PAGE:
The pancreas is an organ that has endocrine (islet lineage) and exocrine compartments (acinar and ductal lineage). The ductal tree consists of terminal, or intercalated, ducts that interface with acini or centroacinar cells, which are potentil sites of progenitor cells. Intercalated ducts merge to form intralobular ducts, and these in turn merge to form interlobular ducts, and finally, into the main duct that traverses the pancreas to the duodenum, delivering fluid laden with digestive enzymes. We have emphasized studies (in the previous cycle) on the governance of the regulation of ductal branching morphogenesis. Using this as a platform, we now wish to elucidate the transcriptional programs that regulat ductal development, but in particular regulate the emergence of ductal structures during acinar-ductal metaplasia (ADM) and the transition of normal ducts to preneoplastic ducts (termed PanIN). We hypothesize that a newly discovered homeodomain transcription factor, Prrx-1, is critical in ductal cell morphogenesis, acinar-ductal metaplasia, and re-neoplasia. This hypothesis will be pursued by the following Specific Aims through complementary in vitro and rigorous in vivo approaches: (1) To elucidate the mechanistic underpinnings of Prrx1 in ADM and PanIN. We will determine the functional roles of Prrx1+ cells in ADM through genetic lineage tracing studies in vivo. We will define the dependence of pancreatic regeneration after ADM through the pancreatic conditional knockout of Prrx1. We will determine if Prrx1+ cells are more susceptible to the effects of oncogenic KrasG12D in the development of PanIN. (2) To determine the gene targets of Prrx1 through CHiP-Seq, to validate specific gene targets identified in preliminary analysis and determine their functiona relationships. (3) To delineate the functional differences between Prrx1 isoforms in the roles in ADM and PanIN: the role of Prrx1b in self-renewal of cells and role of Prrx1a in invasion. Our novel insights and innovative approaches will for the first time help to mechanistically characterize a transcriptional factor that is critical in ductal development, ADM and PanIN, and place this gene as potentially as important as Pdx1 in the endocrine lineage and Ptf1a (p48) in the acinar lineage. These studies will help to provide opportunities for management of pancreatitis to enhance tissue regeneration and of PanIN/PDAC.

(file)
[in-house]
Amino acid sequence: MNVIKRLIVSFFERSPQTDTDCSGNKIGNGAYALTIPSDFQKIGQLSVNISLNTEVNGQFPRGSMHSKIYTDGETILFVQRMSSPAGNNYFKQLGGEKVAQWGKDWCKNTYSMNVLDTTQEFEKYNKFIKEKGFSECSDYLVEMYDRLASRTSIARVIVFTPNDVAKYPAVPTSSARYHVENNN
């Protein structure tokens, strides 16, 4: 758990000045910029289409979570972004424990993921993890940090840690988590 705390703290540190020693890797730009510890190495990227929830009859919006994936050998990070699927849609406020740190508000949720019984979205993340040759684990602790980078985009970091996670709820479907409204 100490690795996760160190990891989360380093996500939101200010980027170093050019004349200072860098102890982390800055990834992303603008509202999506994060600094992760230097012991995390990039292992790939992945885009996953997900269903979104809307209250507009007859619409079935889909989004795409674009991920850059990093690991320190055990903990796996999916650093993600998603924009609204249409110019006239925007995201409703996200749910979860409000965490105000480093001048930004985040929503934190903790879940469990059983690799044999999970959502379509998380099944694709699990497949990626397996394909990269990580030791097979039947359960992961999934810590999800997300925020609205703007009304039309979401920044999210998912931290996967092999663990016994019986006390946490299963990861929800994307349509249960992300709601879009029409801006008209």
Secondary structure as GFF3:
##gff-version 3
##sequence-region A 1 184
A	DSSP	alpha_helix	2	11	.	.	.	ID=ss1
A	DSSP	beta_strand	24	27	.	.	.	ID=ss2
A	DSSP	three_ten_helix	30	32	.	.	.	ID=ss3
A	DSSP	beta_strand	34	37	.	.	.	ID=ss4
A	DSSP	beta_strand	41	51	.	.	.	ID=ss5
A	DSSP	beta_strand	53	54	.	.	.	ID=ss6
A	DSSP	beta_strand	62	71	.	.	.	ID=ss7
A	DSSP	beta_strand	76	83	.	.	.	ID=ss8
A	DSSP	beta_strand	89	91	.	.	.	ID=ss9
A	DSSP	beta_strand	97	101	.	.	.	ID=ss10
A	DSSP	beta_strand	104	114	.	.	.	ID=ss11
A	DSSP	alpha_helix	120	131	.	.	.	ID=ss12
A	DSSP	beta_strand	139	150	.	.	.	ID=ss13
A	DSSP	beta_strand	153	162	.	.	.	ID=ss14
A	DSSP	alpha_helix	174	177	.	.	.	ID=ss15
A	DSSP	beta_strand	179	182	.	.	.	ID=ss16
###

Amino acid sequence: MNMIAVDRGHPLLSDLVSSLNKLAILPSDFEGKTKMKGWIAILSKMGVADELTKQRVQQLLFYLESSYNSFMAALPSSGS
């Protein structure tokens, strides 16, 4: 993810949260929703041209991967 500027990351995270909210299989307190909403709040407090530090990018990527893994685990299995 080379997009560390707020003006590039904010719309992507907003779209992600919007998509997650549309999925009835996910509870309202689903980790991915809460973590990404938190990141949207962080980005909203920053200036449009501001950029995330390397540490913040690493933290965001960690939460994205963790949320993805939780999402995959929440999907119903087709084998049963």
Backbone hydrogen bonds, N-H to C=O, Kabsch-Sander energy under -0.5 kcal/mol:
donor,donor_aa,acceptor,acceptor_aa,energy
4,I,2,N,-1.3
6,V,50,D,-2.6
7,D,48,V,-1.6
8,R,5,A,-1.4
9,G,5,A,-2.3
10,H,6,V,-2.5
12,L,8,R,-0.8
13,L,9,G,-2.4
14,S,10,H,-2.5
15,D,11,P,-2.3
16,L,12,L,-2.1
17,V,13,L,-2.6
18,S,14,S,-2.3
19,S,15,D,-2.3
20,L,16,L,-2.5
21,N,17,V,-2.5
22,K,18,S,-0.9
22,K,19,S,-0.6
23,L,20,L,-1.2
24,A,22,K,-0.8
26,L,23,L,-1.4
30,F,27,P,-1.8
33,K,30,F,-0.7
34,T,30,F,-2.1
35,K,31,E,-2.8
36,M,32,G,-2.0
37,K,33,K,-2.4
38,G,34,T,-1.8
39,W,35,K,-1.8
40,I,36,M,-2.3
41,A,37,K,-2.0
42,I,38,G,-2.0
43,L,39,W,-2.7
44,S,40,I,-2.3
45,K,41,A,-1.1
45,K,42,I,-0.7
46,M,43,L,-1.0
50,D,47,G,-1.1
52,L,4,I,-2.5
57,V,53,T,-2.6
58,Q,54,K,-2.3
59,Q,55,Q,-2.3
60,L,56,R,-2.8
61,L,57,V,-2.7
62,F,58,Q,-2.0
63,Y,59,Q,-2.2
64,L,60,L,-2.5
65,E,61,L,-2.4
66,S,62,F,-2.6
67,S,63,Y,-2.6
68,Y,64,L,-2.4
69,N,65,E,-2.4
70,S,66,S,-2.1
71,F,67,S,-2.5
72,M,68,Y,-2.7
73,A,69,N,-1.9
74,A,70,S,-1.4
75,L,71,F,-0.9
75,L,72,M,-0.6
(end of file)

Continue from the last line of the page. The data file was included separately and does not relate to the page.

Pancreatic diseases represent a great public health burden. Elucidation of the mechanisms underlying pancreatic development, regeneration and preneoplasia will help improve diagnosis and therapy in patients afflicted with these diseases.
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